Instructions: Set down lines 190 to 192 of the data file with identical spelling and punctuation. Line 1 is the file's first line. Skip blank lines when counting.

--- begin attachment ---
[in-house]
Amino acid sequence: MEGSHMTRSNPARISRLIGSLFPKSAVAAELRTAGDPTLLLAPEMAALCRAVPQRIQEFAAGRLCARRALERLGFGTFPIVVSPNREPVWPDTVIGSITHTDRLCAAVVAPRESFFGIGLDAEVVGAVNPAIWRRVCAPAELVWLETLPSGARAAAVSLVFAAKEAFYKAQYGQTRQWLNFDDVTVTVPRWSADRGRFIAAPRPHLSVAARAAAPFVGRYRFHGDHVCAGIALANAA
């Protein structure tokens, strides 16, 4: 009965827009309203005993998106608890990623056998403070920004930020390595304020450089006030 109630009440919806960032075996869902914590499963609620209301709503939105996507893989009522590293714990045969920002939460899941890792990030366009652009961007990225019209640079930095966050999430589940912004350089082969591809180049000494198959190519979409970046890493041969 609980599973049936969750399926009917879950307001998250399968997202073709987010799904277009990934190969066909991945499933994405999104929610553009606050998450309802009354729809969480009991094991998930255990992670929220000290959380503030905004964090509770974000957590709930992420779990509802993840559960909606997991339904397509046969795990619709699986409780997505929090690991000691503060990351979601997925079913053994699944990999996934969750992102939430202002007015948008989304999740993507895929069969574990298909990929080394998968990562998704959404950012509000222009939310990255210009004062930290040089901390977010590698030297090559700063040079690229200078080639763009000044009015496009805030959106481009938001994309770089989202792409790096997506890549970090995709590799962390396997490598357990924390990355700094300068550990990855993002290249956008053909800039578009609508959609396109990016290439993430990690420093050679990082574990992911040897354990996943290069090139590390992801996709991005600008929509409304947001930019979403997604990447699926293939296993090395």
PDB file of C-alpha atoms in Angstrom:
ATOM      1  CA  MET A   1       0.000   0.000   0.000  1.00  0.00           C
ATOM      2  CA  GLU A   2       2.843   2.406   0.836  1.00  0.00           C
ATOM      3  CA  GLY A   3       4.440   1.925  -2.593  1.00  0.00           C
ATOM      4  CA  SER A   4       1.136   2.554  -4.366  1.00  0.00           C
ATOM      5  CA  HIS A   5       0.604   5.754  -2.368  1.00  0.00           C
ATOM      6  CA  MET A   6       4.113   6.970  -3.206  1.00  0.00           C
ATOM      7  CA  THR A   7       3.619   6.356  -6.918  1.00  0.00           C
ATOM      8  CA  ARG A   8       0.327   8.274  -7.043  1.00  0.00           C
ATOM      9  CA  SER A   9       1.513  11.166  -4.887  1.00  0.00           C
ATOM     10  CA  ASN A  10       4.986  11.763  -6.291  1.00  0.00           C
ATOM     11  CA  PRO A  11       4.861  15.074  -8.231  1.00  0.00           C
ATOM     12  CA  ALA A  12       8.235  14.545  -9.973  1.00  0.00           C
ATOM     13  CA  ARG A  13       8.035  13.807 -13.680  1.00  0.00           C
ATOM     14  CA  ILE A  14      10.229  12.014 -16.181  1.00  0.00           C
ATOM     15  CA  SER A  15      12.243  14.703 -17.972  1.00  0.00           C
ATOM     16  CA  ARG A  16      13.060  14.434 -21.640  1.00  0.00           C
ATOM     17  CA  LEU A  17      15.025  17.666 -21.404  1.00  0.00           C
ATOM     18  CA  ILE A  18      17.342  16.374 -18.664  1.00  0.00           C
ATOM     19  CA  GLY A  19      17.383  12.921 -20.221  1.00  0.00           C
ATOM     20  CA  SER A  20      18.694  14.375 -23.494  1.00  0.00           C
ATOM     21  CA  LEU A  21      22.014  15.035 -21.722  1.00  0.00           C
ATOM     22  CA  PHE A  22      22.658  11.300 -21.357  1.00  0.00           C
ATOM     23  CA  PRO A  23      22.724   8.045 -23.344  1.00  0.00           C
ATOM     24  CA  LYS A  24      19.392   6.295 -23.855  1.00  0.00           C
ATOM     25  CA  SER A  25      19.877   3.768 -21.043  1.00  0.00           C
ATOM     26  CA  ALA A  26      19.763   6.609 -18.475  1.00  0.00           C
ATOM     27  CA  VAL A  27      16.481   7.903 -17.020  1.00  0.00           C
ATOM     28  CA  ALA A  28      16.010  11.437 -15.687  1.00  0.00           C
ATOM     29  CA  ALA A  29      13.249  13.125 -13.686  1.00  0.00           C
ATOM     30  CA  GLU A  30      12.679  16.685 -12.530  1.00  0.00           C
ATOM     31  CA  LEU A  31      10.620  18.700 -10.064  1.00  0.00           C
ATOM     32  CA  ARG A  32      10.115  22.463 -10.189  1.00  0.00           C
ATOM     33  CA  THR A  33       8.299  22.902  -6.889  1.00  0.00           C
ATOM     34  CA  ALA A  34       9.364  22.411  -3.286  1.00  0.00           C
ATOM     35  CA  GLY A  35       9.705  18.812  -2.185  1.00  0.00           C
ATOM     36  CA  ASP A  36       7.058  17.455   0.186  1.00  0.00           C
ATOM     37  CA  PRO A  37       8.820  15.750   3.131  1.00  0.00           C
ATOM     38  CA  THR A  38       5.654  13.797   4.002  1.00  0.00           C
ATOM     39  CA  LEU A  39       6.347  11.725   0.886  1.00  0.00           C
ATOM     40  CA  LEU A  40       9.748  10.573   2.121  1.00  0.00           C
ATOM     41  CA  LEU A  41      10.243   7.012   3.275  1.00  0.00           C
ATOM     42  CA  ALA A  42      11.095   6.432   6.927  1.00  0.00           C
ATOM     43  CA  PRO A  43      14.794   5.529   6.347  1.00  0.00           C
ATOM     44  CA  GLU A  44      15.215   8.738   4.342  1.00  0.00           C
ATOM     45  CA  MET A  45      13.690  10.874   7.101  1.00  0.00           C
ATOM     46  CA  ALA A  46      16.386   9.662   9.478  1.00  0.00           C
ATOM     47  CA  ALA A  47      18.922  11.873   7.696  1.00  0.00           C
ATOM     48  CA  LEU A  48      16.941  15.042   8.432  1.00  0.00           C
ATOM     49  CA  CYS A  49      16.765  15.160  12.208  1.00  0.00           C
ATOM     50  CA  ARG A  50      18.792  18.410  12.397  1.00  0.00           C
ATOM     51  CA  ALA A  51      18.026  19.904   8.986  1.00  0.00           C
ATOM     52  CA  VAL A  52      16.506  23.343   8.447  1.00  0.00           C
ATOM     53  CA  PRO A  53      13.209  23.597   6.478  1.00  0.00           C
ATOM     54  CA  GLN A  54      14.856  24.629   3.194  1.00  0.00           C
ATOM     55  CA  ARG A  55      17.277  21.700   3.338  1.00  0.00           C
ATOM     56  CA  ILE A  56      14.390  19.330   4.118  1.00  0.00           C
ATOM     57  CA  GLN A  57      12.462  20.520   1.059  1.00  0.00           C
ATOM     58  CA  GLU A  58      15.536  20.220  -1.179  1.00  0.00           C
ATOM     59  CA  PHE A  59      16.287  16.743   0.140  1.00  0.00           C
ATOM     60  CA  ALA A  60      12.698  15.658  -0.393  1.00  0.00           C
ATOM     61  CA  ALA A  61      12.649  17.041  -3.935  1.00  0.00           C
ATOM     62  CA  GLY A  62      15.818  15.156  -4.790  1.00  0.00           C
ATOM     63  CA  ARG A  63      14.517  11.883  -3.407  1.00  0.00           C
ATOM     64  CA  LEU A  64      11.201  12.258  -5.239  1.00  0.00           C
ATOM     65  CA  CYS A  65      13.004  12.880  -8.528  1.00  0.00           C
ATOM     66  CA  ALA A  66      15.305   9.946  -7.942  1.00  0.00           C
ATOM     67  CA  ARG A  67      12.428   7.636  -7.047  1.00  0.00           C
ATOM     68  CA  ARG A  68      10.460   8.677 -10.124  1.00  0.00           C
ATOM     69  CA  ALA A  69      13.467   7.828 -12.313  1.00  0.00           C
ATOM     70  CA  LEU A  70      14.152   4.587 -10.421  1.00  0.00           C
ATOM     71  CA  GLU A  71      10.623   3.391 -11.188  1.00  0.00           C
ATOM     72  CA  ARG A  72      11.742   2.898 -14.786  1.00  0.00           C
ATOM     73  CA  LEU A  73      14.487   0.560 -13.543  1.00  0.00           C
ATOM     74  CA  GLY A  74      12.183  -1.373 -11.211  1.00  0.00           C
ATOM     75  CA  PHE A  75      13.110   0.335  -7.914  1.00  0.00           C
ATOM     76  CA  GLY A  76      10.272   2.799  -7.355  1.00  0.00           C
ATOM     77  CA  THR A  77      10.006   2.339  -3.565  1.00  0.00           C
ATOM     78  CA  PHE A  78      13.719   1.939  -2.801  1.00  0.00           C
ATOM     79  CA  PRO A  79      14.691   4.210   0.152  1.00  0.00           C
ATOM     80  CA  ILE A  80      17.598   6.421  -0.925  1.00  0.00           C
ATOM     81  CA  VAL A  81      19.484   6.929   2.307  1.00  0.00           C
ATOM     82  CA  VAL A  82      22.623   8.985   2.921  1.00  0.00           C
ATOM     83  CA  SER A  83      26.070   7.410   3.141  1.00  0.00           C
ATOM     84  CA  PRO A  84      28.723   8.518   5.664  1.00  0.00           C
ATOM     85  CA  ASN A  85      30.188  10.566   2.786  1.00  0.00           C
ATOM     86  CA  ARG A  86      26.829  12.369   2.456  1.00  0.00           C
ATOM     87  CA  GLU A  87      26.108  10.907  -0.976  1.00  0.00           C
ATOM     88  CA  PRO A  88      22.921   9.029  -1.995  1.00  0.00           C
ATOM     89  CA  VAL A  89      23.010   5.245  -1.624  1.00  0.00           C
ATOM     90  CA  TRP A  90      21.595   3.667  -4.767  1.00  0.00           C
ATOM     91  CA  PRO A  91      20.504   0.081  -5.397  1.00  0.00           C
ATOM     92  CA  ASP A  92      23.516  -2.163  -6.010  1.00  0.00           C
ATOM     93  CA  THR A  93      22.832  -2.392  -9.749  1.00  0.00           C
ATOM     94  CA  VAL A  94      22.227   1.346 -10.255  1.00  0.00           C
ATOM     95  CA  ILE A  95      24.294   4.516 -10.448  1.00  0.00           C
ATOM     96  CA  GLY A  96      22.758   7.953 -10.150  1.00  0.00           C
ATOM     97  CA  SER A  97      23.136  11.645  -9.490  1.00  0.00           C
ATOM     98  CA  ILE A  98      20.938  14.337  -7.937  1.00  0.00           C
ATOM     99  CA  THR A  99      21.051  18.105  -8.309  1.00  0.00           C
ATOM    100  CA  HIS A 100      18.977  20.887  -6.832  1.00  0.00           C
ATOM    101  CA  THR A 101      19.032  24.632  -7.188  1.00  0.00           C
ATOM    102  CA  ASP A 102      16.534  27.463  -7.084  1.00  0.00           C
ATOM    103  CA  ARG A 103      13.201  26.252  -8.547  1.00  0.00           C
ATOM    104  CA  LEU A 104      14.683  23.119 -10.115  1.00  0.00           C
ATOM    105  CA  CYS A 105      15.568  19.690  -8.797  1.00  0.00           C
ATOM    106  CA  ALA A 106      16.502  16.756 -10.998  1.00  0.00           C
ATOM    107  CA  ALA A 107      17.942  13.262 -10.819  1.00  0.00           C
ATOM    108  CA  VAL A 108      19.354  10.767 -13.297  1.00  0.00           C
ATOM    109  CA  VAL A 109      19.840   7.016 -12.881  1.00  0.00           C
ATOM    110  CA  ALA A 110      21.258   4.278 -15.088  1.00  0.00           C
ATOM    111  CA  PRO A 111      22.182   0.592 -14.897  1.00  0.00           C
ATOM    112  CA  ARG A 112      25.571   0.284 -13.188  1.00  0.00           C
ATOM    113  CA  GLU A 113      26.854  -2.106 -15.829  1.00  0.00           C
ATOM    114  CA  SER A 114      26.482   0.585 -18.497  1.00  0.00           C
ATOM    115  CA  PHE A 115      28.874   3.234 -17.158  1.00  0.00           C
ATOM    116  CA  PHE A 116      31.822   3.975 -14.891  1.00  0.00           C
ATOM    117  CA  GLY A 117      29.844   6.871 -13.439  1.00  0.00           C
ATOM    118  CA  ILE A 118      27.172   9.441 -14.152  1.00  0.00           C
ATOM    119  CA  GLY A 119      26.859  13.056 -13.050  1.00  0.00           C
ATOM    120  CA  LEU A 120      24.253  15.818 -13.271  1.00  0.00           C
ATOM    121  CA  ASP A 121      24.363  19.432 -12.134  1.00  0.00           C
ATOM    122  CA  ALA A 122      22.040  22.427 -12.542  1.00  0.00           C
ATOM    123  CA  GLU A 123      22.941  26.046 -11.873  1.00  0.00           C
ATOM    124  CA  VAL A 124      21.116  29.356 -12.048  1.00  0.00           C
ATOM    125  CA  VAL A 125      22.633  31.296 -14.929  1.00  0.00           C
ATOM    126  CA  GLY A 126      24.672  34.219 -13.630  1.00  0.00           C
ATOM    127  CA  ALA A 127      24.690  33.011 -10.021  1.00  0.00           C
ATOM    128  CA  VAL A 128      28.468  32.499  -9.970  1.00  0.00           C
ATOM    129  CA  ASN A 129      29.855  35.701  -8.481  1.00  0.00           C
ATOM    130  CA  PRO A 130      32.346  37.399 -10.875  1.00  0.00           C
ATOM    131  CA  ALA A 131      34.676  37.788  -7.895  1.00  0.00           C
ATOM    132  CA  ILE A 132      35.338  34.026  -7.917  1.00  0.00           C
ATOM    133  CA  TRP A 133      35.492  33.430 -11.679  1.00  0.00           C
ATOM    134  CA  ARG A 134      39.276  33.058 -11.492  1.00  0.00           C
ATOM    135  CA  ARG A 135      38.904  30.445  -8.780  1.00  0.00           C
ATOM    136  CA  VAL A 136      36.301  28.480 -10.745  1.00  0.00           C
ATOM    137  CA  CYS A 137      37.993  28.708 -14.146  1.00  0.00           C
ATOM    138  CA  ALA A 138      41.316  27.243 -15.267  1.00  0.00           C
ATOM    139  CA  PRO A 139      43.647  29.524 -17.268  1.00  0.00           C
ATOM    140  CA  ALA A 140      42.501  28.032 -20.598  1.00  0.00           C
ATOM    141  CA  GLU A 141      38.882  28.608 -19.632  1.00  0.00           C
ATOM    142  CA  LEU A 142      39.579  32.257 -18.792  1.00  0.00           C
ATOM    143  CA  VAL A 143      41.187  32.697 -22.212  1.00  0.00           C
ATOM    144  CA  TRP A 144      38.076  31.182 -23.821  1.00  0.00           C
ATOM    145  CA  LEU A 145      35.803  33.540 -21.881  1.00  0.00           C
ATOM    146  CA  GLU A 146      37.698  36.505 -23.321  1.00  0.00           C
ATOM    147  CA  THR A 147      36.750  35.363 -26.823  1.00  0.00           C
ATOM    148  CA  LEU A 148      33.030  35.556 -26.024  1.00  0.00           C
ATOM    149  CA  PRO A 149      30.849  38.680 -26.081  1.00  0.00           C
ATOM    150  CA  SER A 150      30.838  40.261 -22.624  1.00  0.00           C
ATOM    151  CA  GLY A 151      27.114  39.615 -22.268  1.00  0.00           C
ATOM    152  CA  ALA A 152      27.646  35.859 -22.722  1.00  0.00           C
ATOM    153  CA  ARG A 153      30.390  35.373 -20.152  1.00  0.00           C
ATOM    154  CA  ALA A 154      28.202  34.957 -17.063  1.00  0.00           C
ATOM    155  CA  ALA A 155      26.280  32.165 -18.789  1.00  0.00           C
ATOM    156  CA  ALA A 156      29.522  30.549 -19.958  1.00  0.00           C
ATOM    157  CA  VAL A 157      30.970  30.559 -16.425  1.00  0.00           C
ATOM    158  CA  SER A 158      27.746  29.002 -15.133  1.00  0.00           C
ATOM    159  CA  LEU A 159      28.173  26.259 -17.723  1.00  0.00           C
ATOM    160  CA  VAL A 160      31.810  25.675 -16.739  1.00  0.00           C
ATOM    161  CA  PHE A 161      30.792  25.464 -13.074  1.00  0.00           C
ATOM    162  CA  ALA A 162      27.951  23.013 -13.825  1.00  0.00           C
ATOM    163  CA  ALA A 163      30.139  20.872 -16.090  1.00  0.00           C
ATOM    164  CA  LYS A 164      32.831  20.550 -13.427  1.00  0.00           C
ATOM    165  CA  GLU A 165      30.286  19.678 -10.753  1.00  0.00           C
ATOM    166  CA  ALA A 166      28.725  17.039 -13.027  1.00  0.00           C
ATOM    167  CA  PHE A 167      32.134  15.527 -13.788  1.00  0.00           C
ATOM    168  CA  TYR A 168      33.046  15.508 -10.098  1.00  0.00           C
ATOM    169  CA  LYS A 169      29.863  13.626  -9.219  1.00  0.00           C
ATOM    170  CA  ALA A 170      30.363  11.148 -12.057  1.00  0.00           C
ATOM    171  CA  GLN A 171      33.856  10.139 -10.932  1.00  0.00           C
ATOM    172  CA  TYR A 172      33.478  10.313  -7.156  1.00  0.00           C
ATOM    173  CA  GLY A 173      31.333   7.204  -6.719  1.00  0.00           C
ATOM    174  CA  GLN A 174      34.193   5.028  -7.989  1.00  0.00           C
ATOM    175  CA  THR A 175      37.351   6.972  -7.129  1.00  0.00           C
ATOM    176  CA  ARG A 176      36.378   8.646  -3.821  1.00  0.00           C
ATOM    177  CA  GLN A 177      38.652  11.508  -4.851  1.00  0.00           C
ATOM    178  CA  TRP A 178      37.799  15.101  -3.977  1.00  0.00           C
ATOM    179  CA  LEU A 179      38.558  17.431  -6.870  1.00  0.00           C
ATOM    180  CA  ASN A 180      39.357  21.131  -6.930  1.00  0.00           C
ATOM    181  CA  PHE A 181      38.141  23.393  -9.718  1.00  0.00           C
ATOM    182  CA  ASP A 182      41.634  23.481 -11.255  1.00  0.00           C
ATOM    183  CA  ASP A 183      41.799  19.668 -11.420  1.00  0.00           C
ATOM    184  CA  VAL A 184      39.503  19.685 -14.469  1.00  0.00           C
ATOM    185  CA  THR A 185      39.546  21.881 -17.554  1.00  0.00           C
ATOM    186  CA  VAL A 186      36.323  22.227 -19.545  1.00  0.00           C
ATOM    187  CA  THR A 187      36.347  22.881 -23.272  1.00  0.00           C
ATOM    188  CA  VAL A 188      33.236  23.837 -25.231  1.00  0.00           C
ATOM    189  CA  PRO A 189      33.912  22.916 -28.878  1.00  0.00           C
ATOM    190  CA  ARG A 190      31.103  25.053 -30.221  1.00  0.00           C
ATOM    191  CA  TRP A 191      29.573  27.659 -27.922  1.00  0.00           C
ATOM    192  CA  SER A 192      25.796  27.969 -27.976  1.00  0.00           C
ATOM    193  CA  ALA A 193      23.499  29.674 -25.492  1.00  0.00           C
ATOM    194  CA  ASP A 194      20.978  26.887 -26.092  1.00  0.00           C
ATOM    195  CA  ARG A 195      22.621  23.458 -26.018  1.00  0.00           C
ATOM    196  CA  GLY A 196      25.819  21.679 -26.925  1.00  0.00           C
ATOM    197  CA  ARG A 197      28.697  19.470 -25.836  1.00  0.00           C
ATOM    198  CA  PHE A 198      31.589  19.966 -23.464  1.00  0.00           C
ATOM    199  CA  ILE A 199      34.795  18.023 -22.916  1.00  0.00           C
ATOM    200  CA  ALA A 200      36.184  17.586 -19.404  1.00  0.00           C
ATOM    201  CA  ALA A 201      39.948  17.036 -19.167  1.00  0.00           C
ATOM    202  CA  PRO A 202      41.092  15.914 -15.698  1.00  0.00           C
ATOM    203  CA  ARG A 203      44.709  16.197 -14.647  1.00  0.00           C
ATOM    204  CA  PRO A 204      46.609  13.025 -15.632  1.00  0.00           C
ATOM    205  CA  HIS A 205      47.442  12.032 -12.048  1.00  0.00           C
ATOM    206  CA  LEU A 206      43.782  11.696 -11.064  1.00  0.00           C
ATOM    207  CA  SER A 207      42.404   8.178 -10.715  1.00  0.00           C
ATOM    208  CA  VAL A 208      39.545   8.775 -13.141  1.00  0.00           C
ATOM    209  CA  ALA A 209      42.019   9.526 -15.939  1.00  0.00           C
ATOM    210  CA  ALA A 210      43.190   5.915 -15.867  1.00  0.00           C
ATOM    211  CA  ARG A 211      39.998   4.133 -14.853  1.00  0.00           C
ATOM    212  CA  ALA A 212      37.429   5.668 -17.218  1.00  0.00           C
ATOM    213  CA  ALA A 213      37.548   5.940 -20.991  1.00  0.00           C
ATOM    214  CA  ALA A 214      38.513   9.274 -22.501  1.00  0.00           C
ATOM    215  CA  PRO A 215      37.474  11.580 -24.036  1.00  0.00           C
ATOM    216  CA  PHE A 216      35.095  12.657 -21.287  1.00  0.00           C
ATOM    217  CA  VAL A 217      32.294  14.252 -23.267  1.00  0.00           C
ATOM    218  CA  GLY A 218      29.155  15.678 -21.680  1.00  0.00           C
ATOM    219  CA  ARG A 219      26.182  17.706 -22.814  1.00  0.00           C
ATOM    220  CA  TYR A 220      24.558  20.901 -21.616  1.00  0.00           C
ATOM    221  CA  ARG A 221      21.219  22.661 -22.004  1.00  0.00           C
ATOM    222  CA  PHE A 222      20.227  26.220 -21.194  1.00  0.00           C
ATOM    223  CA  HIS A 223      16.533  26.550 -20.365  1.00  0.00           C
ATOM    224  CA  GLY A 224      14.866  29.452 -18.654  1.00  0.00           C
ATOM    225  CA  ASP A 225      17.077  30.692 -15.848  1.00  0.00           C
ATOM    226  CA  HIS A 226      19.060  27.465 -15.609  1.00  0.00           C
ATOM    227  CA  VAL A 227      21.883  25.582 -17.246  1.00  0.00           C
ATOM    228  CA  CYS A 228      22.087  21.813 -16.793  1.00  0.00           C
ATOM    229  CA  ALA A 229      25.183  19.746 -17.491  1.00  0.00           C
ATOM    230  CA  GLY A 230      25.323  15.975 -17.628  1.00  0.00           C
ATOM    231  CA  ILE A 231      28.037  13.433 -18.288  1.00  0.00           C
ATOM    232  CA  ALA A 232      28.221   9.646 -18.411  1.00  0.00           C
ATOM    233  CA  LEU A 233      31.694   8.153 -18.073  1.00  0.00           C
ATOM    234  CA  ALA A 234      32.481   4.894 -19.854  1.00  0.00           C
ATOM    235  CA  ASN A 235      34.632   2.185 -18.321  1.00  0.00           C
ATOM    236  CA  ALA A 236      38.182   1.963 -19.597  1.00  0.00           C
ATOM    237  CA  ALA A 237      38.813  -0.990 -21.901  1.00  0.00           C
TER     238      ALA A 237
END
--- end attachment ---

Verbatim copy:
ATOM    186  CA  VAL A 186      36.323  22.227 -19.545  1.00  0.00           C
ATOM    187  CA  THR A 187      36.347  22.881 -23.272  1.00  0.00           C
ATOM    188  CA  VAL A 188      33.236  23.837 -25.231  1.00  0.00           C